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The History of Christmas

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by Karen Subin

Since 1870, December 25th has federally been marked as Christmas. Cherished by thousands of people, Christmas is one of many holidays celebrated around the world. With toasty fireplaces, Santa Claus, and presents, Christmas honors the traditions that people celebrate with their friends and family.

The first commemoration of Christmas on December 25th was in 336, during the time of the Roman Emperor Constantine. A few years later, Pope Julius I promulgated that the birth of Jesus would also be celebrated on the 25th of December.

Before the cheerful Christian celebrations began, however, Romans celebrated the holiday of Saturnalia, a week of chaotic celebrations from December 17-25th, where the Roman courts were closed down and the law had dictated that citizens could not be punished for damaging property or injuring people during the feasting. The Romans firmly believed these celebrations, which chose a person from their community and forced him to indulge in the festivities. At the end of the week, on December 25th, a participant would be murdered.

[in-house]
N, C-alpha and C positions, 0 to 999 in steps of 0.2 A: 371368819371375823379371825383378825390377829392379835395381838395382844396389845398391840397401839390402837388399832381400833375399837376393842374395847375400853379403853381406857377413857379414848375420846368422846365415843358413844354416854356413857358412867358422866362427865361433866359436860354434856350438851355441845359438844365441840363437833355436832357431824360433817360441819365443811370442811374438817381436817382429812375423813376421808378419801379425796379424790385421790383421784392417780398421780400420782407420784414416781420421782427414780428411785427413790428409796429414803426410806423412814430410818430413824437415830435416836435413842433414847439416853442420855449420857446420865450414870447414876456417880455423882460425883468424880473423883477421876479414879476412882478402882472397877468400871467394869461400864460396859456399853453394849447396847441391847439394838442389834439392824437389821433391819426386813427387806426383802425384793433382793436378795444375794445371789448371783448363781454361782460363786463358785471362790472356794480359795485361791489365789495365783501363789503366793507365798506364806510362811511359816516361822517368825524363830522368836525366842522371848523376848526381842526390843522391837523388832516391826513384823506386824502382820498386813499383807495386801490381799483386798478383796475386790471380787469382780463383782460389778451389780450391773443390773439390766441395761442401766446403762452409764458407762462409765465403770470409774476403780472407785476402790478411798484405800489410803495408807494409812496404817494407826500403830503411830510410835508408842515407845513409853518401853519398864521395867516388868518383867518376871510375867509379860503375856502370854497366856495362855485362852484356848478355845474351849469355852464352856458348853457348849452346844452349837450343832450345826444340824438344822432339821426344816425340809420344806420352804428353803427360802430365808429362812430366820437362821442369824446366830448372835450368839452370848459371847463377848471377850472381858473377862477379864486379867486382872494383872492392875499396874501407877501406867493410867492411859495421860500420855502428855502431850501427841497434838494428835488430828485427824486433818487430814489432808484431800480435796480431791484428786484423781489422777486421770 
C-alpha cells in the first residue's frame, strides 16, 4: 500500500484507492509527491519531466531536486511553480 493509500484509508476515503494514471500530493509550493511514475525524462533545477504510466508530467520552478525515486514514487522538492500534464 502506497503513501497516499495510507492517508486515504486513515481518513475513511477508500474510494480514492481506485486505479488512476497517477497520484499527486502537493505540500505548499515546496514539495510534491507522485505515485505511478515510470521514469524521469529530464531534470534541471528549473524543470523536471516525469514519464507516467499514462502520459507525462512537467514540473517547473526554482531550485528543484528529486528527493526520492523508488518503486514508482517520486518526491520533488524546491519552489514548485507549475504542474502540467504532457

To further hammer the tradition into the modern human mindset, English author, Charles Dickens wrote and created the holiday classic, A Christmas Carol. This story depicts a grouchy old miser whose uncaring nature takes him down dark paths. He begins to learn the kindness of compassion through three spirits who depict the past, present, and future.

As Americans began to embrace Christmas as the “ideal” family holiday, old customs were unearthed. People began to look towards different countries’ customs to see how they should be celebrating this joyous occasion. During the next century, Americans built a “melting pot” Christmas tradition all their own complete with decorating trees, sending holiday cards, and gift-giving.


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The History of Christmas